As used herein the term "nonwoven fabric or web" means a web having a structure of individual fibers or threads which are interlaid, but not in a regular or identifiable manner as in a knitted fabric. It also includes foams and films that have been fibrillated, apertured or otherwise treated to impart fabric-like properties. Nonwoven fabrics or webs have been formed from many processes such as for example, meltblowing processes, spunbonding processes, and bonded carded web processes. The basis weight of nonwoven fabrics is usually expressed in ounces of material per square yard (osy) or grams per square meter (gsm) and the fiber diameters useful are usually expressed in microns. (Note that to convert from osy to gsm, multiply osy by 33.91). As used herein the term "microfibers" means small diameter fibers having an average diameter not greater than about 75 microns, for example, having an average diameter of from about 0.5 microns to about 50 microns, or more particularly, microfibers may have an average diameter of from about 2 microns to about 40 microns. Another frequently used expression of fiber diameter is denier, which is defined as grams per 9000 meters of a fiber and may be calculated as fiber diameter in microns squared, multiplied by the density in grams/cc, multiplied by 0.00707. A lower denier indicates a finer fiber and a higher denier indicates a thicker or heavier fiber. For example, the diameter of a polypropylene fiber given as 15 microns may be converted to denier by squaring, multiplying the result by 0.89 g/cc and multiplying by 0.00707. Thus, a 15 micron polypropylene fiber has a denier of about 1.42 (152 ×0.89×0.00707=1.415). Outside the United States the unit of measurement is more commonly the "tex", which is defined as the grams per kilometer of fiber. Tex may be calculated as denier/9.
As used herein the term "spunbonded fibers" refers to small diameter fibers which are formed by extruding molten thermoplastic material as filaments from a plurality of fine, usually circular capillaries of a spinneret with the diameter of the extruded filaments then being rapidly reduced as by, for example, in U.S. Pat. No. 4,340,563 to Appel et al., and U.S. Pat. No. 3,692,618 to Dorschner et al., U.S. Pat. No. 3,802,817 to Matsuki et al., U.S. Pat. Nos. 3,338,992 and 3,341,394 to Kinney, U.S. Pat. No. 3,502,763 to Hartmann, U.S. Pat. No. 3,502,538 to Levy, and U.S. Pat. No. 3,542,615 to Dobo et al. Spunbond fibers are quenched and generally not tacky when they are deposited onto a collecting surface. Spunbond fibers are generally continuous and have average diameters larger than 7 microns, more particularly, between about 10 and 20 microns.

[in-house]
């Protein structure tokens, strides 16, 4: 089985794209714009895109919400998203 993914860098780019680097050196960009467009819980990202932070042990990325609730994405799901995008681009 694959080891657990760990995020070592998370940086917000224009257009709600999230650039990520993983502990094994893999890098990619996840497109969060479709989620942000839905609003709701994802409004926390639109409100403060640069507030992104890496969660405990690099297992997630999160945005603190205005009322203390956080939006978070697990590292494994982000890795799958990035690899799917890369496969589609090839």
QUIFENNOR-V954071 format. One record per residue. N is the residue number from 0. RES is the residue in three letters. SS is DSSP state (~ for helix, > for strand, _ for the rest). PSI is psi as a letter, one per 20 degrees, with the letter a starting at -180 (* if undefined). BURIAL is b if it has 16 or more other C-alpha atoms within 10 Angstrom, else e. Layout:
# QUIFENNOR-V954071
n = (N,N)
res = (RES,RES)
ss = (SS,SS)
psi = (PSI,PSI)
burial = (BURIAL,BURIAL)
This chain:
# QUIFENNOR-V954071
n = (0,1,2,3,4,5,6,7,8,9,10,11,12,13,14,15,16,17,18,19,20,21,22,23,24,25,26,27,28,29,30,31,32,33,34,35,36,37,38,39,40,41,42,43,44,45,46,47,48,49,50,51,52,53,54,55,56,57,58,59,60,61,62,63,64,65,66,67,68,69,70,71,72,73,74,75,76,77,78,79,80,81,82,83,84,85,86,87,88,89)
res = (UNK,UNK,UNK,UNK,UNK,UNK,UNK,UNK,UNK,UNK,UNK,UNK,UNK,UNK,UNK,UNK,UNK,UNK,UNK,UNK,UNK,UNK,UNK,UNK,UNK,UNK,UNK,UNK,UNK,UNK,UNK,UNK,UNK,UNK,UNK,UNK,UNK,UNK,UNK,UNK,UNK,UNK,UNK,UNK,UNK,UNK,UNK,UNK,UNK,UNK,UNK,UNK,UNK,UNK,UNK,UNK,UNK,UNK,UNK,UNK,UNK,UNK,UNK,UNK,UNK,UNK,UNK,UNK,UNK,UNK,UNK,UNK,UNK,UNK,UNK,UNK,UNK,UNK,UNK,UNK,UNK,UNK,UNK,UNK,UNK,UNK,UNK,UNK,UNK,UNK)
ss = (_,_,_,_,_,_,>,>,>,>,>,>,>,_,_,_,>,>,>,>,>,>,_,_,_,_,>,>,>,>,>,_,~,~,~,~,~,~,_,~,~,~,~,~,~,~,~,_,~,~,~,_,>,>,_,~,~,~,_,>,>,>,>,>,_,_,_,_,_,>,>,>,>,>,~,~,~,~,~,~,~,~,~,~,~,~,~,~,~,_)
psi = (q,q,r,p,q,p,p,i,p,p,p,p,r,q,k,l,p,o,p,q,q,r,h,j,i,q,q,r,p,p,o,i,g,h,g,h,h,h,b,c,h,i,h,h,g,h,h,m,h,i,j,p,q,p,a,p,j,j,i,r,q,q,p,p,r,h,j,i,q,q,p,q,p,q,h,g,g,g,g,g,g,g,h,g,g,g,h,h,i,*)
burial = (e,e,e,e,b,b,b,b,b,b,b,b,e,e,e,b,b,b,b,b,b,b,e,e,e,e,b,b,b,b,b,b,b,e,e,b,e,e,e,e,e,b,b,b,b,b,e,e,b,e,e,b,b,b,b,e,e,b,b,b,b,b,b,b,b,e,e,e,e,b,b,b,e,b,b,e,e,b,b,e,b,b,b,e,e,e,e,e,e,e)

As used herein the term "meltblown fibers" means fibers formed by extruding a molten thermoplastic material through a plurality of fine, usually circular, die capillaries as molten threads or filaments into converging high velocity gas (e.g. air) streams which attenuate the filaments of molten thermoplastic material to reduce their diameter, which may be to microfiber diameter. Thereafter, the meltblown fibers are carried by the high velocity gas stream and are deposited on a collecting surface to form a web of randomly dispursed meltblown fibers. Such a process is disclosed, for example, in U.S. Pat. No. 3,849,241 to Butin. Meltblown fibers are microfibers which may be continuous or discontinuous, are generally smaller than 10 microns in average diameter, and are generally tacky when deposited onto a collecting surface.